6 Bay Area counties extend stay at home orders through May

Health officials in the San Francisco Bay Area issued a joint statement Monday that stay-at-home orders in six counties will be extended until June 1st to give the region more time to issue guidelines for businesses, ramp up testing capacity, and ensure there are safeguards to stop the spread of the new coronavirus SARS-CoV2 if people begin social interactions. 

"Unfortunately we will need to extend the deadline for this stay-at-home order through the month of May," said San Francisco Mayor London Breed during a press briefing. 

The six counties are: San Francisco, San Mateo, Santa Clara, Alameda, Contra Costa and Marin. The City of Berkeley has its own health department and also joined the counties in the unified regional response. 

In the joint statement, health officers in those six counties said later this week, they will have details and "the new order will include limited easing of specific restrictions for a small number of lower-risk activities." 

Dr. Art Reingold, Head of Epidemiology at U.C. Berkeley School of Public Health says the regional approach makes sense and it is important to proceed slowly. 

"People in the Bay Area are heavily interconnected. They live in one county, they work in another county," said Dr. Reingold, "You don't want conflicting messages in part because you'll confuse people."

Dr. Reingold says the best data will not be from COVID-19 testing, which can show higher numbers of infections as more people are tested. Rather, he says public health experts are looking at the data on the number of daily deaths. 

"Hospitalization and death data are pretty good indicators of what's happening. The problem is they are late indicators. They don't give us information until a few weeks after we've made the changes," said Dr. Reingold. 

The six-county announcement comes after Napa County extended its order indefinitely. Solano County's order was extended through May 17. Sonoma County's order expires May 3. 

The extension is disappointing for many Bay Area residents who already saw the stay-at-home orders extended once from April and now face weeks more of sheltering in place.

"I guess scared is one thing. I don't know how that's going to impact my own lifestyle," said Chris Flores of Martinez.

"All this stimulus and stuff, it's not that much help you know," said Kevin Martin, a Martinez man who had been working at Goodwill and says it is a struggle to continue to stay at home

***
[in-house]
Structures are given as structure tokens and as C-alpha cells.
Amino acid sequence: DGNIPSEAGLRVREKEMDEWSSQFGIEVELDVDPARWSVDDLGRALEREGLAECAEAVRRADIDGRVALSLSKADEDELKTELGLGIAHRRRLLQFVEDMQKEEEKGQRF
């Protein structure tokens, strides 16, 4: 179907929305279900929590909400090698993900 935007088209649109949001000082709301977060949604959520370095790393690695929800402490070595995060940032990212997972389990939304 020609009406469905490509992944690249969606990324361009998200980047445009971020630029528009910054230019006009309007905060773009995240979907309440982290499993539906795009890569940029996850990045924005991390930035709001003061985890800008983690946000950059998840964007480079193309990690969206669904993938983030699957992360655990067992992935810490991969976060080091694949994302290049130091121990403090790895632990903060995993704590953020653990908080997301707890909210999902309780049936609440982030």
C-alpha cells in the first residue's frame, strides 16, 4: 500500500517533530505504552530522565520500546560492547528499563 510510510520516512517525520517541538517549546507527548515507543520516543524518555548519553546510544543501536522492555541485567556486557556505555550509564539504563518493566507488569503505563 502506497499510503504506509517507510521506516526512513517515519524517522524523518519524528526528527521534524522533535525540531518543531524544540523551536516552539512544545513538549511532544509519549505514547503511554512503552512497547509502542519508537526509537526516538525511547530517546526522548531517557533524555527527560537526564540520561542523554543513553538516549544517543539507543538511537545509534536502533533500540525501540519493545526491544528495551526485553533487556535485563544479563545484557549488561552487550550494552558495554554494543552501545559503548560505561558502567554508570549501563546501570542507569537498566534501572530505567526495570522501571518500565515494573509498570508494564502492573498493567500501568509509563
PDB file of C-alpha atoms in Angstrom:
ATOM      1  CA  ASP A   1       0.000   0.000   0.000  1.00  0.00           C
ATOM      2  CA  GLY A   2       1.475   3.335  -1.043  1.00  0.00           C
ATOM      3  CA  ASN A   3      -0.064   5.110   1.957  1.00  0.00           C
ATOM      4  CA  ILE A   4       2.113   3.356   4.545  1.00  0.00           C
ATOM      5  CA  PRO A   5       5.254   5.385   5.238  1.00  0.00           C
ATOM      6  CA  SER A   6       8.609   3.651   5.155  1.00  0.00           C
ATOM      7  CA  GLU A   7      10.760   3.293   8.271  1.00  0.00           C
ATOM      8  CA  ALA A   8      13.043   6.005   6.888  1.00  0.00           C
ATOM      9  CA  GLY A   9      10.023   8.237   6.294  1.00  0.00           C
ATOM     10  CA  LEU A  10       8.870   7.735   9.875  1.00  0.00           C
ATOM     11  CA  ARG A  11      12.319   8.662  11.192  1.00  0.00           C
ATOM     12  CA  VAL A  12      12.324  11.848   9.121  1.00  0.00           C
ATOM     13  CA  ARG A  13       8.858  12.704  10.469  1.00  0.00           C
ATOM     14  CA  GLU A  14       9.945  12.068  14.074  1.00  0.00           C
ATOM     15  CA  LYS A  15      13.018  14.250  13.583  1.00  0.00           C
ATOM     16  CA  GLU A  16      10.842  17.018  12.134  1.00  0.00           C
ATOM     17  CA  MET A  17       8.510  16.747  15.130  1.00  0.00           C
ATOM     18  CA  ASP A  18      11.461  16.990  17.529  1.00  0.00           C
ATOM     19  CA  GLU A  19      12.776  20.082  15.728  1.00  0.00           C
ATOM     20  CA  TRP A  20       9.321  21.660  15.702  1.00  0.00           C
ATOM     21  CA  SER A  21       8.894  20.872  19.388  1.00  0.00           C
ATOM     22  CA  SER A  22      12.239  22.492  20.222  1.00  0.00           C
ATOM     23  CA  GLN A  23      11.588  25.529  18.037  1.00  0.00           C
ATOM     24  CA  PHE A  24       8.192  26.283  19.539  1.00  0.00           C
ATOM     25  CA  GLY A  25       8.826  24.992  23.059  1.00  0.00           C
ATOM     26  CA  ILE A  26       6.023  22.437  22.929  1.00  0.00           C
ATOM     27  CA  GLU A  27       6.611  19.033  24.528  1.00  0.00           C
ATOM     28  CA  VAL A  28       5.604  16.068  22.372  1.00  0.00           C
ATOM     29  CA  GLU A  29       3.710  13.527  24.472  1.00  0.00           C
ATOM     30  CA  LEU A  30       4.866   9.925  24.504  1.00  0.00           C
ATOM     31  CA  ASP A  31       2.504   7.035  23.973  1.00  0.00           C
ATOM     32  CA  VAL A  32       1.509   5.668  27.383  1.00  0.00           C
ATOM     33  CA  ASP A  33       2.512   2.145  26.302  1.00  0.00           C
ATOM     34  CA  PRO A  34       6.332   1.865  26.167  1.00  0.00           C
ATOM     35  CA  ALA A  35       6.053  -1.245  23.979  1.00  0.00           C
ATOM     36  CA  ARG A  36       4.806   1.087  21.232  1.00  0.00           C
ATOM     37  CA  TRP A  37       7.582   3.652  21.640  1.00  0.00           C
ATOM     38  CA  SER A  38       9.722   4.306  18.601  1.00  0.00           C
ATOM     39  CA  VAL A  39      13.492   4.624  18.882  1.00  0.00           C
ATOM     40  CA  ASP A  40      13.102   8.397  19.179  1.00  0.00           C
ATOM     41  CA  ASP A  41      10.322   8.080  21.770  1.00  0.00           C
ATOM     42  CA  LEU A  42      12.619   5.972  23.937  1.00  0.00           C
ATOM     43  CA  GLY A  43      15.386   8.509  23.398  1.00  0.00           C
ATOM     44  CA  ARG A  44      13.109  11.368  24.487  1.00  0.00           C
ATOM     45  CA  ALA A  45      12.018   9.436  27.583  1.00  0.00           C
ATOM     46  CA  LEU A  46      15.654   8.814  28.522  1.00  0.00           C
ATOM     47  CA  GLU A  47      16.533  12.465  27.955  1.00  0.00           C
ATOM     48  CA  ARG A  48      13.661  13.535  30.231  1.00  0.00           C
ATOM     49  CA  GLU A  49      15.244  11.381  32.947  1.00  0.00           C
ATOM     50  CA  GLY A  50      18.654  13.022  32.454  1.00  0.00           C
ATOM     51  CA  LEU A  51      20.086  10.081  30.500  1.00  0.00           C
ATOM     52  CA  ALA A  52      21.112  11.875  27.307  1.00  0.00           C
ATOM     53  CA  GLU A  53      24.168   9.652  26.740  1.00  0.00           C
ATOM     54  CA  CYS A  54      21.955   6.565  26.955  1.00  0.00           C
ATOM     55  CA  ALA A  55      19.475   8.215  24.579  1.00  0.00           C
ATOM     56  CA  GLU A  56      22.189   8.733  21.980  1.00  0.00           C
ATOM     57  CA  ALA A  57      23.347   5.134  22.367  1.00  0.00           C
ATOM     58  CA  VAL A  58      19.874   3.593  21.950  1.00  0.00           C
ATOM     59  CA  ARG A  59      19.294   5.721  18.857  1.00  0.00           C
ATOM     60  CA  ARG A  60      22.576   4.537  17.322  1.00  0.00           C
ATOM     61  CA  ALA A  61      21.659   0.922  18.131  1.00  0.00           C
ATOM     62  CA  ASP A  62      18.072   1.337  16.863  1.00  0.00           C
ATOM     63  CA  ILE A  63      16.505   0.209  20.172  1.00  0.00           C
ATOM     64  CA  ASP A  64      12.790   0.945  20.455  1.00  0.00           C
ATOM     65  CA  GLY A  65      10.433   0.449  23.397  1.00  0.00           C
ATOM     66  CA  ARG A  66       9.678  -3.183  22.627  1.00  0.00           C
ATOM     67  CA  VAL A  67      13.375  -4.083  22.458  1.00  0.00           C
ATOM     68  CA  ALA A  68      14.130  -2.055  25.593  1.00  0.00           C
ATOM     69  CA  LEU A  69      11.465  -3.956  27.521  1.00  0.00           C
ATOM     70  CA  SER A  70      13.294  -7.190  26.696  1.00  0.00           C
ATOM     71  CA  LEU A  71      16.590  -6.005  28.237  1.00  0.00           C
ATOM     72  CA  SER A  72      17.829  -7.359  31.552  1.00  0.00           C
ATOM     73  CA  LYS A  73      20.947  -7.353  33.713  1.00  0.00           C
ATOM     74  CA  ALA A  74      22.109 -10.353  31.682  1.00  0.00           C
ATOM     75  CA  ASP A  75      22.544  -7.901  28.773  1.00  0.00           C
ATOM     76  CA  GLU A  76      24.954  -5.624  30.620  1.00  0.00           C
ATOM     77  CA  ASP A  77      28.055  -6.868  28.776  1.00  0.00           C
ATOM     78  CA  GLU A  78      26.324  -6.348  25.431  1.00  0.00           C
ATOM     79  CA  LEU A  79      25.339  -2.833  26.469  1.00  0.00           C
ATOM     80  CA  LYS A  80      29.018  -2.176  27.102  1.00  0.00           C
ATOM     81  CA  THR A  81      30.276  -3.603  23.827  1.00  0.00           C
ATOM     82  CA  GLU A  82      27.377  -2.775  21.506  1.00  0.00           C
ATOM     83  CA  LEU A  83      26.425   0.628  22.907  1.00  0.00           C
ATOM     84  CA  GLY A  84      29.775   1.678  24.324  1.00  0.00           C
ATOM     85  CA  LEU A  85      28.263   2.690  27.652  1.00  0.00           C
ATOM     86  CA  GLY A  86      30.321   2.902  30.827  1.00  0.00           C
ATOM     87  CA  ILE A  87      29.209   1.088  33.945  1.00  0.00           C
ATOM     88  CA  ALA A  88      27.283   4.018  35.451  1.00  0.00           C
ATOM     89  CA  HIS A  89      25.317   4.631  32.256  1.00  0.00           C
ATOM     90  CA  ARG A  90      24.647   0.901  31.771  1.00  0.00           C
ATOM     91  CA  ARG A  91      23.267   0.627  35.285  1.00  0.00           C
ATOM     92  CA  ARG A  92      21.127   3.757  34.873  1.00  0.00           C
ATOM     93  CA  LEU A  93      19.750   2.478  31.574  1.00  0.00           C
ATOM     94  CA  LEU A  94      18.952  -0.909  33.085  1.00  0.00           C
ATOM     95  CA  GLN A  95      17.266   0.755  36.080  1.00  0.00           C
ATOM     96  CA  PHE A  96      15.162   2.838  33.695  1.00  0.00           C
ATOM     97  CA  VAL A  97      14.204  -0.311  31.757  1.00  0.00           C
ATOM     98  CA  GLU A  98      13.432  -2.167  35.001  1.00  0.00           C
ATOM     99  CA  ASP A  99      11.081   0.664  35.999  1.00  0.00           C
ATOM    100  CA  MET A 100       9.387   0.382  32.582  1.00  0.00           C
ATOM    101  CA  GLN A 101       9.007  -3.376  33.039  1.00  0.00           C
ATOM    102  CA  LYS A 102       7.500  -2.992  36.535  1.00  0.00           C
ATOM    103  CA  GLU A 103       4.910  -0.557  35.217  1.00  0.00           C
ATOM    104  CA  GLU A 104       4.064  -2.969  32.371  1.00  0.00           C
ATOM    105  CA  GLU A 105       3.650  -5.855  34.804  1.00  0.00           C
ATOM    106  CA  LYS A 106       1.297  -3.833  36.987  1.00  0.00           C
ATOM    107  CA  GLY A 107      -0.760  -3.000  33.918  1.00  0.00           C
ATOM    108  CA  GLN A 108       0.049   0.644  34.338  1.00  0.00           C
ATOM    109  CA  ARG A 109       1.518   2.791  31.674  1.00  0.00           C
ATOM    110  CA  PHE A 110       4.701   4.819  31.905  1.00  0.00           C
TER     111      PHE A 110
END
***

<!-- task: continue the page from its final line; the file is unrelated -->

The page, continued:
"We might not make it. We're trying but we might not make it," said a woman who gave her name only as Gurmeet, and works at the Behind the Plate Clubhouse Grill in Martinez. 

She says it seems unfair to see grocery stores open with social distancing, while other businesses can't have customers.

"Every hour just having 10 people in the restaurant will help pay the bills, keep people working," she said. 

Officials say they working on science-based guidelines for businesses and organizations to function safely if they reopen to customers and clients. 

They say there are also many things that need to be put in place or show significant change in order to consider lifting all restrictions. 

"The reduction of people living with COVID-19. The increase in testing. Our ability to monitor the epidemic and get adequate PPE," said Dr. Grant Colfax, the San Francisco Department of Public Health Director. 

'At first I kind of sighed, like aw, really? But I'd rather it just go on until there's no chance of another spike," said Marlena Weden, another Martinez resident.

"We just need to follow directions. Everybody needs to be safe until this is gone," said Carla Nunez, a Martinez clinic worker, "It's really hard for us to have a different lifestyle, it is to be safe, but we just need to be patient."

Kelly Ingraham of Martinez says she is a teacher and has been teaching as well as caring for her own child. 

"We're doing weekly Zoom meetings or read-alouds or scavenger hunts," Ingraham said, describing her work during this social-distancing era. 

"The goal is to flatten the curve and stop the spread of the virus. Even if it's hard at home, I think we need to do what's best for the whole community," said Ingraham.